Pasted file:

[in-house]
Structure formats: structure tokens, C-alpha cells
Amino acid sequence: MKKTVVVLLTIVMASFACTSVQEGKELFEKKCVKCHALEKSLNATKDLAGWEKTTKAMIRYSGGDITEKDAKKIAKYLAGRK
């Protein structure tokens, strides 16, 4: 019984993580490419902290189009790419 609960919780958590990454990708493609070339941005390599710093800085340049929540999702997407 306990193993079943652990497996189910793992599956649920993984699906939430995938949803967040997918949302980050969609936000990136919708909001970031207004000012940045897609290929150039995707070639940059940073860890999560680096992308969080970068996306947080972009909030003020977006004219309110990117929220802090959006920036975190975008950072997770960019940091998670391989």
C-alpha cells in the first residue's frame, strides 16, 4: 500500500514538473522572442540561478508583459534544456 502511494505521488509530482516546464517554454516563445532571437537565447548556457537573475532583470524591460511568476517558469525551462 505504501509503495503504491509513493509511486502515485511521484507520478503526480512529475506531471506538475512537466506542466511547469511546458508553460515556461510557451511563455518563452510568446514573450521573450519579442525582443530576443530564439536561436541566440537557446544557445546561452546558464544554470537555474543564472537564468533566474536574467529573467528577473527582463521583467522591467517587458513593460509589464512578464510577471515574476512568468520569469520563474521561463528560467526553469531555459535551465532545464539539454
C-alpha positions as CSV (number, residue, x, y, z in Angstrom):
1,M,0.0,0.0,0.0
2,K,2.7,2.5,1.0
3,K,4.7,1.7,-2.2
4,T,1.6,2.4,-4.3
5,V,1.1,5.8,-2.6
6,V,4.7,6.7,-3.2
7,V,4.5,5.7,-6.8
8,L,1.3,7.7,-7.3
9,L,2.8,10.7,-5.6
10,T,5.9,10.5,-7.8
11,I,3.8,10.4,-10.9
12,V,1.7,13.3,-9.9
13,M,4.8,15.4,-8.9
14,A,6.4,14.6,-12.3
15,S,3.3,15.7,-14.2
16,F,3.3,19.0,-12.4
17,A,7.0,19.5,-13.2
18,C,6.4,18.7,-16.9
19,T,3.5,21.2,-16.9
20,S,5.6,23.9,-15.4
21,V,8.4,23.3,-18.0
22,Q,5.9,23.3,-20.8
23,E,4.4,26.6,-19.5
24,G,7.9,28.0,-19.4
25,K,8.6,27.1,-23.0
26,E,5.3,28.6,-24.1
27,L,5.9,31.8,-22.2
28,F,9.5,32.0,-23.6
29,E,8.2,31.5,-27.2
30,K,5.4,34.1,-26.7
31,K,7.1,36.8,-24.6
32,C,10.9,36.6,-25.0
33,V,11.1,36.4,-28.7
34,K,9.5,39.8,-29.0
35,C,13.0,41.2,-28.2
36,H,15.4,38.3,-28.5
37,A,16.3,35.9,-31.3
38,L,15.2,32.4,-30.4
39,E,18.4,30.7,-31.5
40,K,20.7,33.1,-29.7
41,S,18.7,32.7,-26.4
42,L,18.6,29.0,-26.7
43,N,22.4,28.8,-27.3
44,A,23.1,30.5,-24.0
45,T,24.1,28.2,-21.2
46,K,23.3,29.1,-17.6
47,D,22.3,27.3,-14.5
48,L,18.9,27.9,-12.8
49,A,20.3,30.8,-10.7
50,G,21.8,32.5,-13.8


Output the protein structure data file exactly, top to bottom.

[in-house]
Structure formats: structure tokens, C-alpha cells
Amino acid sequence: MKKTVVVLLTIVMASFACTSVQEGKELFEKKCVKCHALEKSLNATKDLAGWEKTTKAMIRYSGGDITEKDAKKIAKYLAGRK
């Protein structure tokens, strides 16, 4: 019984993580490419902290189009790419 609960919780958590990454990708493609070339941005390599710093800085340049929540999702997407 306990193993079943652990497996189910793992599956649920993984699906939430995938949803967040997918949302980050969609936000990136919708909001970031207004000012940045897609290929150039995707070639940059940073860890999560680096992308969080970068996306947080972009909030003020977006004219309110990117929220802090959006920036975190975008950072997770960019940091998670391989």
C-alpha cells in the first residue's frame, strides 16, 4: 500500500514538473522572442540561478508583459534544456 502511494505521488509530482516546464517554454516563445532571437537565447548556457537573475532583470524591460511568476517558469525551462 505504501509503495503504491509513493509511486502515485511521484507520478503526480512529475506531471506538475512537466506542466511547469511546458508553460515556461510557451511563455518563452510568446514573450521573450519579442525582443530576443530564439536561436541566440537557446544557445546561452546558464544554470537555474543564472537564468533566474536574467529573467528577473527582463521583467522591467517587458513593460509589464512578464510577471515574476512568468520569469520563474521561463528560467526553469531555459535551465532545464539539454
C-alpha positions as CSV (number, residue, x, y, z in Angstrom):
1,M,0.0,0.0,0.0
2,K,2.7,2.5,1.0
3,K,4.7,1.7,-2.2
4,T,1.6,2.4,-4.3
5,V,1.1,5.8,-2.6
6,V,4.7,6.7,-3.2
7,V,4.5,5.7,-6.8
8,L,1.3,7.7,-7.3
9,L,2.8,10.7,-5.6
10,T,5.9,10.5,-7.8
11,I,3.8,10.4,-10.9
12,V,1.7,13.3,-9.9
13,M,4.8,15.4,-8.9
14,A,6.4,14.6,-12.3
15,S,3.3,15.7,-14.2
16,F,3.3,19.0,-12.4
17,A,7.0,19.5,-13.2
18,C,6.4,18.7,-16.9
19,T,3.5,21.2,-16.9
20,S,5.6,23.9,-15.4
21,V,8.4,23.3,-18.0
22,Q,5.9,23.3,-20.8
23,E,4.4,26.6,-19.5
24,G,7.9,28.0,-19.4
25,K,8.6,27.1,-23.0
26,E,5.3,28.6,-24.1
27,L,5.9,31.8,-22.2
28,F,9.5,32.0,-23.6
29,E,8.2,31.5,-27.2
30,K,5.4,34.1,-26.7
31,K,7.1,36.8,-24.6
32,C,10.9,36.6,-25.0
33,V,11.1,36.4,-28.7
34,K,9.5,39.8,-29.0
35,C,13.0,41.2,-28.2
36,H,15.4,38.3,-28.5
37,A,16.3,35.9,-31.3
38,L,15.2,32.4,-30.4
39,E,18.4,30.7,-31.5
40,K,20.7,33.1,-29.7
41,S,18.7,32.7,-26.4
42,L,18.6,29.0,-26.7
43,N,22.4,28.8,-27.3
44,A,23.1,30.5,-24.0
45,T,24.1,28.2,-21.2
46,K,23.3,29.1,-17.6
47,D,22.3,27.3,-14.5
48,L,18.9,27.9,-12.8
49,A,20.3,30.8,-10.7
50,G,21.8,32.5,-13.8